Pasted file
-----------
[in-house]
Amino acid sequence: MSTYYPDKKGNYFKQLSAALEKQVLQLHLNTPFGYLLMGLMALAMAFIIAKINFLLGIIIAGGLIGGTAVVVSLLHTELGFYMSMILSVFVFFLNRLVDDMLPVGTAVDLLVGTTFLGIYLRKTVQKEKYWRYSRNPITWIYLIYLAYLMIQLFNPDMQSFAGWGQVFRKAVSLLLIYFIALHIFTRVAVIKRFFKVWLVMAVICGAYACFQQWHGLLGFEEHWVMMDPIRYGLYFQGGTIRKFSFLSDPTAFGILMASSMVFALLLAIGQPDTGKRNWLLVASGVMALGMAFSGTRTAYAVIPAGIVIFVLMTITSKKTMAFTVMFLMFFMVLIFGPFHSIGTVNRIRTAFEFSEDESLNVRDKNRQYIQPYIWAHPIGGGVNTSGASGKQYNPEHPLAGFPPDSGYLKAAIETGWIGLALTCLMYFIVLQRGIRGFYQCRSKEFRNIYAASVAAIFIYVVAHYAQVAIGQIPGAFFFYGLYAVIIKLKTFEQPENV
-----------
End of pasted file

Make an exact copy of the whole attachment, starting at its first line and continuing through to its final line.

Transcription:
[in-house]
Amino acid sequence: MSTYYPDKKGNYFKQLSAALEKQVLQLHLNTPFGYLLMGLMALAMAFIIAKINFLLGIIIAGGLIGGTAVVVSLLHTELGFYMSMILSVFVFFLNRLVDDMLPVGTAVDLLVGTTFLGIYLRKTVQKEKYWRYSRNPITWIYLIYLAYLMIQLFNPDMQSFAGWGQVFRKAVSLLLIYFIALHIFTRVAVIKRFFKVWLVMAVICGAYACFQQWHGLLGFEEHWVMMDPIRYGLYFQGGTIRKFSFLSDPTAFGILMASSMVFALLLAIGQPDTGKRNWLLVASGVMALGMAFSGTRTAYAVIPAGIVIFVLMTITSKKTMAFTVMFLMFFMVLIFGPFHSIGTVNRIRTAFEFSEDESLNVRDKNRQYIQPYIWAHPIGGGVNTSGASGKQYNPEHPLAGFPPDSGYLKAAIETGWIGLALTCLMYFIVLQRGIRGFYQCRSKEFRNIYAASVAAIFIYVVAHYAQVAIGQIPGAFFFYGLYAVIIKLKTFEQPENV